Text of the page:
vidences of grief were general and sincere. Not only was every official recognition given of the extent of the calamity, but the tokens of sorrow were multiplied in many a Southern household, and a great lamentation went up as if the loss of this leader was private and personal to every citizen. General order on the death of General A. S. Johnston. The following general order was issued from headquarters at Corinth by General Beauregard: headquarters, army of the Mississippi, Corinth, Mississippi, April 10, 1862. Soldiers: Your late commander-in-chief, General A. S. Johnston, is dead; a fearless soldier, a sagacious captain, a reproachless man, has fallen-one who, in his devotion to our cause, shrank from no sacrifice; one who, animated by a sense of duty, and sustained by a sublime courage, challenged danger, and perished gallantly for his country while leading forward his brave columns to victory. His signal example of heroism and patriotism, if imitated, would make his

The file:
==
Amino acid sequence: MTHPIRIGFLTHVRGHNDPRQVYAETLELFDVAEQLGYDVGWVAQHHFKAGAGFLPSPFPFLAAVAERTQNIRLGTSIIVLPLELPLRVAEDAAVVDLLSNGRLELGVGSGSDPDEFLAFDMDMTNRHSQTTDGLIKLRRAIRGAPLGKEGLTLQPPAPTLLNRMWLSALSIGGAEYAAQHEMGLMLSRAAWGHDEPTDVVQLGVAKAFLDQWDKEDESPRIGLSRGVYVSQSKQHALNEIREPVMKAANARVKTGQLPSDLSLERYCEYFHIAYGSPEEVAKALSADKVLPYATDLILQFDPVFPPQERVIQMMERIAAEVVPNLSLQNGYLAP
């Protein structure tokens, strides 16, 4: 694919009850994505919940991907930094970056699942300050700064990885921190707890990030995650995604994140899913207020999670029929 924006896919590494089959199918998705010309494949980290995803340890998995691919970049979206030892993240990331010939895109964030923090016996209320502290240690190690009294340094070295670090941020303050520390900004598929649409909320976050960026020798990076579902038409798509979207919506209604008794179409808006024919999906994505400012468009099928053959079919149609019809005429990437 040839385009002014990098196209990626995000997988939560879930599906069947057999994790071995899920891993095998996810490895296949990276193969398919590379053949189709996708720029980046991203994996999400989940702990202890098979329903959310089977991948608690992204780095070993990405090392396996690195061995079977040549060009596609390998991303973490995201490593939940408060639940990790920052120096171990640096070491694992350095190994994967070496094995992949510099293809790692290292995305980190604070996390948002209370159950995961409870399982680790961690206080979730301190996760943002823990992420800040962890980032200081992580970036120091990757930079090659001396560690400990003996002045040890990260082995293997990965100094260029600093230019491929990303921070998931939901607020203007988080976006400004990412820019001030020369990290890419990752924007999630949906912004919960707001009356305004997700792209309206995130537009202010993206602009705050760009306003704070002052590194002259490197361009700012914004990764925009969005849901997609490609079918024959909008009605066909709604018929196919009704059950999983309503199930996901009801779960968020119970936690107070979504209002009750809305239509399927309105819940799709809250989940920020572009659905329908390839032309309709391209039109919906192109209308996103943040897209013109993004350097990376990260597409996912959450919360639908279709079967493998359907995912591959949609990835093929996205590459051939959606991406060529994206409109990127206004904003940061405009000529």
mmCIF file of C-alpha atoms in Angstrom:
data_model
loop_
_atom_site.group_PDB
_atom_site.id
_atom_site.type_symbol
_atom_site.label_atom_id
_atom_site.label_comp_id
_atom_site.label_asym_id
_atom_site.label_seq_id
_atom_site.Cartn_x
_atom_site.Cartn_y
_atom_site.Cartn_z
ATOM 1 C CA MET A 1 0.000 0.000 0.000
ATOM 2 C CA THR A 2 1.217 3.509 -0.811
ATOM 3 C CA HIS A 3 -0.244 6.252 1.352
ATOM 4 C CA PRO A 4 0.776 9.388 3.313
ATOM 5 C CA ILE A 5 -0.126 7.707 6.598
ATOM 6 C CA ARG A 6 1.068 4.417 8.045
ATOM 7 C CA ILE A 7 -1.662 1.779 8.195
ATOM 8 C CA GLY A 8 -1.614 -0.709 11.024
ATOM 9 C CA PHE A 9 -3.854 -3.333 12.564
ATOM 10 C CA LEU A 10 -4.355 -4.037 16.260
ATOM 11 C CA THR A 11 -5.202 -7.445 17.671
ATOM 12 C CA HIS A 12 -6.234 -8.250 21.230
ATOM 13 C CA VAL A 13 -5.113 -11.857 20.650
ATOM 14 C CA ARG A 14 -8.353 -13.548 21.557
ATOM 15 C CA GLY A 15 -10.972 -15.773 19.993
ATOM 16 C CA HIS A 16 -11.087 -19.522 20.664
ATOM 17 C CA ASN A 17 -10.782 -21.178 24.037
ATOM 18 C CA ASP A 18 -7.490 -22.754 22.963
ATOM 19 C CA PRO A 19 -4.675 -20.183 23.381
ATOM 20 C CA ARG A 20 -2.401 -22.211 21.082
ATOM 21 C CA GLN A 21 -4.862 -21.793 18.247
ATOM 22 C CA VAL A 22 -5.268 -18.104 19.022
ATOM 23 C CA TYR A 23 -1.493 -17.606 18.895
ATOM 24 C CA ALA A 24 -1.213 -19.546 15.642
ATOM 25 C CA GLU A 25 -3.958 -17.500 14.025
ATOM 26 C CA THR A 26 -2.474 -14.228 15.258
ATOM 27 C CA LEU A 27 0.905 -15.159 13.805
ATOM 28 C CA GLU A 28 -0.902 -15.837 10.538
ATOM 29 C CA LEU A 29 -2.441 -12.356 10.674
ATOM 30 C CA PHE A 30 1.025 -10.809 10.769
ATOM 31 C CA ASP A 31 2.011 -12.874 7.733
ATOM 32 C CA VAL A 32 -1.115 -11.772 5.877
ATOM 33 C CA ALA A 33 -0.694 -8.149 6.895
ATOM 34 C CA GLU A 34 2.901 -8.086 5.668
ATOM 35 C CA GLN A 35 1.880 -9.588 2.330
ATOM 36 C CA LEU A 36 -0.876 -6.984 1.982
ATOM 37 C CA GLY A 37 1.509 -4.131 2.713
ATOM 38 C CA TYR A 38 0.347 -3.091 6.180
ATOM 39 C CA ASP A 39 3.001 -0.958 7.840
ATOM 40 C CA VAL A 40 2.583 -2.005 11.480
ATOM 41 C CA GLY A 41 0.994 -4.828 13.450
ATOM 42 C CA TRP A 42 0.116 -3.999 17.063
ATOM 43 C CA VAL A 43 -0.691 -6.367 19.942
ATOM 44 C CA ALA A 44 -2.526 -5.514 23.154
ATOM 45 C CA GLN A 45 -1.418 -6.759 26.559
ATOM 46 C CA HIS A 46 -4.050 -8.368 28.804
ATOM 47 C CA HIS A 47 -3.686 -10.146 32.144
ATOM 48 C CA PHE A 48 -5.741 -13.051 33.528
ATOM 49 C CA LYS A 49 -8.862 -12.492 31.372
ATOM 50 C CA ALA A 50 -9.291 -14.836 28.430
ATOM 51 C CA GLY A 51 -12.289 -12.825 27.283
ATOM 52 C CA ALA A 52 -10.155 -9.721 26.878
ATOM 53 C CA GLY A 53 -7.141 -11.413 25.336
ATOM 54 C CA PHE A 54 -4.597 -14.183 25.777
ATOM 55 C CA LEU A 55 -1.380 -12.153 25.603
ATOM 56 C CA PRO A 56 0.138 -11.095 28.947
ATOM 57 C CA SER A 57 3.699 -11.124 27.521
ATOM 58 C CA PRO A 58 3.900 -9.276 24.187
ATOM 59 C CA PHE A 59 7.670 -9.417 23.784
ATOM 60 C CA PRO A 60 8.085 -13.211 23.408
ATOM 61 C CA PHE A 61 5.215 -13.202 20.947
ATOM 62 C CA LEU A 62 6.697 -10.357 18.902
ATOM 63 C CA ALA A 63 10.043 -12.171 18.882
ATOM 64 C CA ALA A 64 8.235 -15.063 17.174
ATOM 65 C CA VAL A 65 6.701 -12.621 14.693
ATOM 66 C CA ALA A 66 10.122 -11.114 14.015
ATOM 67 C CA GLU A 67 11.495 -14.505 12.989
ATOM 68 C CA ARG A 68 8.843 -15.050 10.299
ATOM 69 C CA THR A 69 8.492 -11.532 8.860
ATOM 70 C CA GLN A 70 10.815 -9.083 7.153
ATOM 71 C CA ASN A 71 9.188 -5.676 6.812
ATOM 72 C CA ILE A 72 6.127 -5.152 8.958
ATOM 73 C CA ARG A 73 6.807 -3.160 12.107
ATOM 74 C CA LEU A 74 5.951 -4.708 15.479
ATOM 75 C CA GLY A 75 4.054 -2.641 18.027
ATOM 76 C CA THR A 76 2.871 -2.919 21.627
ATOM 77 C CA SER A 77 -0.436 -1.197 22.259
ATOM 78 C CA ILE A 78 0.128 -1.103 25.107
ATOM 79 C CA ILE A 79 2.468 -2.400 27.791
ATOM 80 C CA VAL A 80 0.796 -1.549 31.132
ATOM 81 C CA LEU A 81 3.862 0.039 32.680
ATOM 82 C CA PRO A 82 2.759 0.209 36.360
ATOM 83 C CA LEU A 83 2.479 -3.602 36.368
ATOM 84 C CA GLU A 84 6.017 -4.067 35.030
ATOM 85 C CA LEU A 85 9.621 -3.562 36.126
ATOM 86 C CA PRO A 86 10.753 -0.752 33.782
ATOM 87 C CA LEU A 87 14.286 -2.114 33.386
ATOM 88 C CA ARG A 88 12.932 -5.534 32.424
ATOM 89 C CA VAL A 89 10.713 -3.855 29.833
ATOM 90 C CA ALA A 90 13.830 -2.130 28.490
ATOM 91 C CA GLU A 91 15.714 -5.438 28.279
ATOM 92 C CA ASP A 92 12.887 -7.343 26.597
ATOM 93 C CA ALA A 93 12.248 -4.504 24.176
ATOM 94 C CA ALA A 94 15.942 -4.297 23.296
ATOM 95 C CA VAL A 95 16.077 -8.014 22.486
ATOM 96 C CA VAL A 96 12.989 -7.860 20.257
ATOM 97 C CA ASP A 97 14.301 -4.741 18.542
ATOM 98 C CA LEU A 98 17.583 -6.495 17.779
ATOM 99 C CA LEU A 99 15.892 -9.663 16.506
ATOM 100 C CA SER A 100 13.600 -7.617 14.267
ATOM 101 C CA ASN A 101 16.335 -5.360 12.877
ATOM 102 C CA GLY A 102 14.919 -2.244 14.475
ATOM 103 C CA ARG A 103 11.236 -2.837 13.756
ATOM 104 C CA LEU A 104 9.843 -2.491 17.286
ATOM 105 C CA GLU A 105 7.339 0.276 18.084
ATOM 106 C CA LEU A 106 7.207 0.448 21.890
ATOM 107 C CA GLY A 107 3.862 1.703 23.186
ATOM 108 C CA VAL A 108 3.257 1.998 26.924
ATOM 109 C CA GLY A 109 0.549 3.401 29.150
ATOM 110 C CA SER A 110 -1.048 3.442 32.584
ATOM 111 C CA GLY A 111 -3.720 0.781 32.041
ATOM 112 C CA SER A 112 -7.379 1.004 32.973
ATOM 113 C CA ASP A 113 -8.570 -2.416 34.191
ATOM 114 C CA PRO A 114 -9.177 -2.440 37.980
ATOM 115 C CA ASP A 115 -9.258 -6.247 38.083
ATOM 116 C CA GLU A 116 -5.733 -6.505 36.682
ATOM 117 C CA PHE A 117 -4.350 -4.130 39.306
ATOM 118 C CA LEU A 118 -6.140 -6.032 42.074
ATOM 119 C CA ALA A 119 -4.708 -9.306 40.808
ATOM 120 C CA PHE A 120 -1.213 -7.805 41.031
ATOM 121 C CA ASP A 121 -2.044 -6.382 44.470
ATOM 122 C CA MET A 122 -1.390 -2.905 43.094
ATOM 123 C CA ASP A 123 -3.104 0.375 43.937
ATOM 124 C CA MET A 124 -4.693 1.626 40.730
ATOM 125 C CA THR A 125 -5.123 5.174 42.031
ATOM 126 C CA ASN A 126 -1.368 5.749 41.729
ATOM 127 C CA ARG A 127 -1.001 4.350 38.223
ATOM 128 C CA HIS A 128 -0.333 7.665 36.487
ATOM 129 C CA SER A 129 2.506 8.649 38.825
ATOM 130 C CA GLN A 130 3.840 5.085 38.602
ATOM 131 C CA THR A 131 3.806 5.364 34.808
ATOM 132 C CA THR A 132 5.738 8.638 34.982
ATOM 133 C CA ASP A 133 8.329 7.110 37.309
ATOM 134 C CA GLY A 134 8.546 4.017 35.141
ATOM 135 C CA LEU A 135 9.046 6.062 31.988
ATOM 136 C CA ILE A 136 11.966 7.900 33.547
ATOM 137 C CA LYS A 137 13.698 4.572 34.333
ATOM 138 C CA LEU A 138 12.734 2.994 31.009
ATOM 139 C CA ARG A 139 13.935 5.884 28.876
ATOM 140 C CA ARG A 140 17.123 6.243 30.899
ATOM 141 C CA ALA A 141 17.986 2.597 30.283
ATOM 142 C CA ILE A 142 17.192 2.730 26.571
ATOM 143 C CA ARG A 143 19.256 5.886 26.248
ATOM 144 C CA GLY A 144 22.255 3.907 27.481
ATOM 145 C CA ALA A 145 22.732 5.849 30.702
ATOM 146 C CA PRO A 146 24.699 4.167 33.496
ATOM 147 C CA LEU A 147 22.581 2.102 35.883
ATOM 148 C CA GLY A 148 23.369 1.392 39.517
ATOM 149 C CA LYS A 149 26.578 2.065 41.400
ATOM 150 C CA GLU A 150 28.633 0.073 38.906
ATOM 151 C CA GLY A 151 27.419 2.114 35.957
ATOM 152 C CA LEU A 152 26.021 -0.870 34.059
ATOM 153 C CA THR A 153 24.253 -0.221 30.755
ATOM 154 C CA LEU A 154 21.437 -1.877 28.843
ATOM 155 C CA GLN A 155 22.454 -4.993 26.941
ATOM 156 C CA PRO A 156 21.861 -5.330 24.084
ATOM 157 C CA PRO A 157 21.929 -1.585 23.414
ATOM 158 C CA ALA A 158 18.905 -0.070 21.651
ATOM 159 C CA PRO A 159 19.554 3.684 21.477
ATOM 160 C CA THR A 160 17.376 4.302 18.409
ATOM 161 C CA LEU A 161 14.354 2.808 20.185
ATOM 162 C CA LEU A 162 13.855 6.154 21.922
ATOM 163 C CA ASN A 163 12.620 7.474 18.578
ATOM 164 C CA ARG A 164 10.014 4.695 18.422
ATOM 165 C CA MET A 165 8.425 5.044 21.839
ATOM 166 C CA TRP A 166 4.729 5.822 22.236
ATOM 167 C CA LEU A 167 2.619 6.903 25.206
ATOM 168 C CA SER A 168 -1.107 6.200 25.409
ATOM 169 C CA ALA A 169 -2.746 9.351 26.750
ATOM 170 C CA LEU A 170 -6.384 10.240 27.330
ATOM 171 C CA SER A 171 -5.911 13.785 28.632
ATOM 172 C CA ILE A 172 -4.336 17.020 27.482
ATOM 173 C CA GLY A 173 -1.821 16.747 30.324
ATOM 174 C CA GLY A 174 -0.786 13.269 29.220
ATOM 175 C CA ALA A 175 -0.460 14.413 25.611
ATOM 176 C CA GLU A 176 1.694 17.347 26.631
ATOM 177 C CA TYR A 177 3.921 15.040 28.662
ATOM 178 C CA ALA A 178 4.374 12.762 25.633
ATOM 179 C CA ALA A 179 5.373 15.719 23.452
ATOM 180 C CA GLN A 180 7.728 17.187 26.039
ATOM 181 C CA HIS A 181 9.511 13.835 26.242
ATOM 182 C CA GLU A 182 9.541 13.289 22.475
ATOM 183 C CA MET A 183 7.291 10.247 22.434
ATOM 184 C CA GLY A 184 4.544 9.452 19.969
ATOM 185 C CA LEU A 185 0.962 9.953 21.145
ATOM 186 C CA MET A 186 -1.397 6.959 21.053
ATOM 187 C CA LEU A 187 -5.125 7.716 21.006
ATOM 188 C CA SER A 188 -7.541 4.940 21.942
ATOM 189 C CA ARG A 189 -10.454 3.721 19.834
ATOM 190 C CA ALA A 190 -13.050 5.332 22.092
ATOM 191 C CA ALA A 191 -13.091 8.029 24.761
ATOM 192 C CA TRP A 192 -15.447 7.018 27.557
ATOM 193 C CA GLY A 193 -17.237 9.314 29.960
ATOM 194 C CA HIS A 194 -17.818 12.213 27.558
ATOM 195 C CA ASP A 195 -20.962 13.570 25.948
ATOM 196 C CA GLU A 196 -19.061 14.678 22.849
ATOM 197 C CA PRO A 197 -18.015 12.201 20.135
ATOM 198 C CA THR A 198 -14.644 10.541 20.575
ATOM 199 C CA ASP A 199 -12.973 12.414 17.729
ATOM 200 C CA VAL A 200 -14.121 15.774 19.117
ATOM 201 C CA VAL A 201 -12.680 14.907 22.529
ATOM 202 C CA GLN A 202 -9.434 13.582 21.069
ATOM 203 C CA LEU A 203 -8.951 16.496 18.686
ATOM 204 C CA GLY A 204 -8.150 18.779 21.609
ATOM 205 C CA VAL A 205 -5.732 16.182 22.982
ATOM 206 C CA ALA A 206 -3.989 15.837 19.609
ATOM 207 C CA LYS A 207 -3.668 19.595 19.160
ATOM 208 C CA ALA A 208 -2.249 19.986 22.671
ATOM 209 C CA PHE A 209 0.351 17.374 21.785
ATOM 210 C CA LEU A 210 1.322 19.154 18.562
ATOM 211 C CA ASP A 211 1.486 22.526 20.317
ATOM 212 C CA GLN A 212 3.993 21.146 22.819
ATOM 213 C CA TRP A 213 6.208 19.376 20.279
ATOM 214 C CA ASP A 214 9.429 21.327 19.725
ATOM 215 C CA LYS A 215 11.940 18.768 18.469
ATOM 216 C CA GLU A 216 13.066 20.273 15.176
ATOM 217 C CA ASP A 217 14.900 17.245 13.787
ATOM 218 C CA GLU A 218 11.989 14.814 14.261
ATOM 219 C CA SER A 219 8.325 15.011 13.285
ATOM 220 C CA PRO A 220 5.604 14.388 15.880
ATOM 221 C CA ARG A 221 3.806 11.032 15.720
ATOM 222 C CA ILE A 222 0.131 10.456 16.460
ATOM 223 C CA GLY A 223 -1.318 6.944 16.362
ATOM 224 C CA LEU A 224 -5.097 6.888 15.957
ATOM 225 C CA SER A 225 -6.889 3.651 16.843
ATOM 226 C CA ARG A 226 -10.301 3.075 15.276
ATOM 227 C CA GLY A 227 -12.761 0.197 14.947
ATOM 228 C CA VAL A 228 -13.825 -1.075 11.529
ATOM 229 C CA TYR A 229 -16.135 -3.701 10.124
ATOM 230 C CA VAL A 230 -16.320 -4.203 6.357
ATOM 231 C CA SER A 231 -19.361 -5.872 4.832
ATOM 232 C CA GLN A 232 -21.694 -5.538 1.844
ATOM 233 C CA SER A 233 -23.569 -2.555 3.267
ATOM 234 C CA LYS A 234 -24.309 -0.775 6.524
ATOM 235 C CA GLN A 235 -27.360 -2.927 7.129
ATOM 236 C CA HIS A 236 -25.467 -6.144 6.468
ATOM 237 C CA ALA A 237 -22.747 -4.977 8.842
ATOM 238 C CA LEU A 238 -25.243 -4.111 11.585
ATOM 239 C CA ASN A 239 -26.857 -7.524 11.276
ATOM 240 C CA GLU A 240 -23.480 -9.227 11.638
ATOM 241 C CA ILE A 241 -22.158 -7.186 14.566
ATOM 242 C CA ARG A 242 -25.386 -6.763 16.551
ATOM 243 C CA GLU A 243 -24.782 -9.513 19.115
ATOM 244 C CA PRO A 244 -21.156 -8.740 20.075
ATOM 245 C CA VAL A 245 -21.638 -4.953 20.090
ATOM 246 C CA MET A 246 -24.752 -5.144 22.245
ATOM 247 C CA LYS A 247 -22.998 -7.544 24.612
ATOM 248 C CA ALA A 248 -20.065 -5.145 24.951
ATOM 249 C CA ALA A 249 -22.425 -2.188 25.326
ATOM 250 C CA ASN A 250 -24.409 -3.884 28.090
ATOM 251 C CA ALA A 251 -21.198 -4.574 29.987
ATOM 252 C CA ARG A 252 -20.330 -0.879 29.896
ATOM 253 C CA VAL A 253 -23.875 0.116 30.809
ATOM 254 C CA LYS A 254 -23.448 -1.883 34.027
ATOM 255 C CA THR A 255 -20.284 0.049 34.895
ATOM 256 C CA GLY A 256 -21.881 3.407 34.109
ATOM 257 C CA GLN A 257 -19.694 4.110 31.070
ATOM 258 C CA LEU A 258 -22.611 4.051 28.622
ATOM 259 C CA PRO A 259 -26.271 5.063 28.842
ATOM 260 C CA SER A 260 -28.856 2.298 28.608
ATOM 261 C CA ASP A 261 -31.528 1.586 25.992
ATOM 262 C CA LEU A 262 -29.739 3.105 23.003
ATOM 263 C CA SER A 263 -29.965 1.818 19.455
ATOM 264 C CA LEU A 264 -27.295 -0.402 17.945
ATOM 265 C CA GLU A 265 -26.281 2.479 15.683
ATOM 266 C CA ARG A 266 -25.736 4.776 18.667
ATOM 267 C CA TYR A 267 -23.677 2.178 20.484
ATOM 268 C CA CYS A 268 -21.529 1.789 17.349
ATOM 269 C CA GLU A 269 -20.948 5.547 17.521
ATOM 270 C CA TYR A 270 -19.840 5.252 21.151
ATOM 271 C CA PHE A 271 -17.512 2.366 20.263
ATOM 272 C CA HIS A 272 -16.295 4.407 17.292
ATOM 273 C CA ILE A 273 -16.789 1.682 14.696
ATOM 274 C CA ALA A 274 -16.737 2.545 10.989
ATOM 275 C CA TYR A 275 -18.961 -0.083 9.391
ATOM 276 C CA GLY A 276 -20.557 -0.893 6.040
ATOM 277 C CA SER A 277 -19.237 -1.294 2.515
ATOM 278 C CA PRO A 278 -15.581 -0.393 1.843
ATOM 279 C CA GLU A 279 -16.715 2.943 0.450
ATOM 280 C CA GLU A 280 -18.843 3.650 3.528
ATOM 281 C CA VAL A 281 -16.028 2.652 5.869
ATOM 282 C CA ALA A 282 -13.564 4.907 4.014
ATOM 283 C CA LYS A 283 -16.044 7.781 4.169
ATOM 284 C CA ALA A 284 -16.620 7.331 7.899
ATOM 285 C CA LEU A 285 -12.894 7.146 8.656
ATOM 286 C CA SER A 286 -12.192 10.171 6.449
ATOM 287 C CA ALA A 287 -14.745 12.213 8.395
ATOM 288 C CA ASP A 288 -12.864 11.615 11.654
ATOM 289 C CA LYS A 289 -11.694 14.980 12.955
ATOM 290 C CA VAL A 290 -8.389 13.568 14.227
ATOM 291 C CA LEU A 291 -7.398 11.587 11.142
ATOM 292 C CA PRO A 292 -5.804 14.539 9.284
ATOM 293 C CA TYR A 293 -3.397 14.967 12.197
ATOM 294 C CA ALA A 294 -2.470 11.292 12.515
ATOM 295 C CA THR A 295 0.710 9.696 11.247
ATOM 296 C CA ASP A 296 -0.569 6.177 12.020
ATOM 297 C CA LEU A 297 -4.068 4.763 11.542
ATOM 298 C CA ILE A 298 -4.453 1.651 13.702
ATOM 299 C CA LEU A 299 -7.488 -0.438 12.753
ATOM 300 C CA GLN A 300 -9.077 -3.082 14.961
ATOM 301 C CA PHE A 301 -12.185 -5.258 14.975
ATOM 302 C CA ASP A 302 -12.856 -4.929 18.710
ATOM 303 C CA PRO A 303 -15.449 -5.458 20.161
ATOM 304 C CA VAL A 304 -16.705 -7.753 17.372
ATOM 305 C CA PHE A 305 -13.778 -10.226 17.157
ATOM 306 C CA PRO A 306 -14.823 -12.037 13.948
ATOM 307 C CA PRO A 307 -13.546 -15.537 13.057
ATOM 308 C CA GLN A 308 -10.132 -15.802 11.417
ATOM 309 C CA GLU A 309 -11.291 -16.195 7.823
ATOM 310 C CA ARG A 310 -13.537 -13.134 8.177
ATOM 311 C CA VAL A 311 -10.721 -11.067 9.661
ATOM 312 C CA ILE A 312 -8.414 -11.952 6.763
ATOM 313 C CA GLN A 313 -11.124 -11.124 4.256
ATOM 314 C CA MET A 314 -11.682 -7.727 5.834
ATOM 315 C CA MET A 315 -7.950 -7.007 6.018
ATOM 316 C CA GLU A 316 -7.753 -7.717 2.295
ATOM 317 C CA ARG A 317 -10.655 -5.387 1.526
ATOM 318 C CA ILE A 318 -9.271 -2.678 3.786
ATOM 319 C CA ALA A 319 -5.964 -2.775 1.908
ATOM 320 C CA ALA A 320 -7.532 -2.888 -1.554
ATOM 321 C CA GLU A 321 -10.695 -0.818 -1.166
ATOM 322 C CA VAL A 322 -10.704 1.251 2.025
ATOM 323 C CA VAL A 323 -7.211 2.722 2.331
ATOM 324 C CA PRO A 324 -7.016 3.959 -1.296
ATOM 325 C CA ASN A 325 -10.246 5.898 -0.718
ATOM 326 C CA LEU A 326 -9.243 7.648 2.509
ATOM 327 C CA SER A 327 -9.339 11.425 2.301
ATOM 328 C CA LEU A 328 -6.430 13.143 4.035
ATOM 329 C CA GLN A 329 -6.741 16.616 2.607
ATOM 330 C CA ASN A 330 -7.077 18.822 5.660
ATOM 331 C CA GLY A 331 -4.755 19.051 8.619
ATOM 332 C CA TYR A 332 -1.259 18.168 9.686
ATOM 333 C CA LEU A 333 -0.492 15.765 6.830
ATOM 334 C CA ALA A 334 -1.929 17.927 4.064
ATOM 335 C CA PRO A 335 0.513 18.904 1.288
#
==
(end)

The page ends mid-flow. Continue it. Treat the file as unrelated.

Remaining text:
e same affable, considerate, fatherly gentleman, inspiring the gravest reverence, winning the fondest regard, and exciting the highest admiration. We have not time to tell all the incidents of our experience of this rare gentleman and great captain. We never knew of any one being refused admission and a kindly hearing, and we venture that no distinguished leader ever left a tenderer personal memory than Johnston. But we must hasten on to our last interview with him. It was at Corinth, Mississippi, a few days before the bloody battle of Shiloh. We had some important business, and rode to his headquarters. He met us with his usual cordiality, but stated that, in consequence of very pressing matters, he would be unable to give us his personal attention, and must, for once, refer us to his adjutant-general; but that we must not feel slighted, and lie would always be glad to see us hereafter with the same freedom. The consideration of his manner and remarks amid the engrossin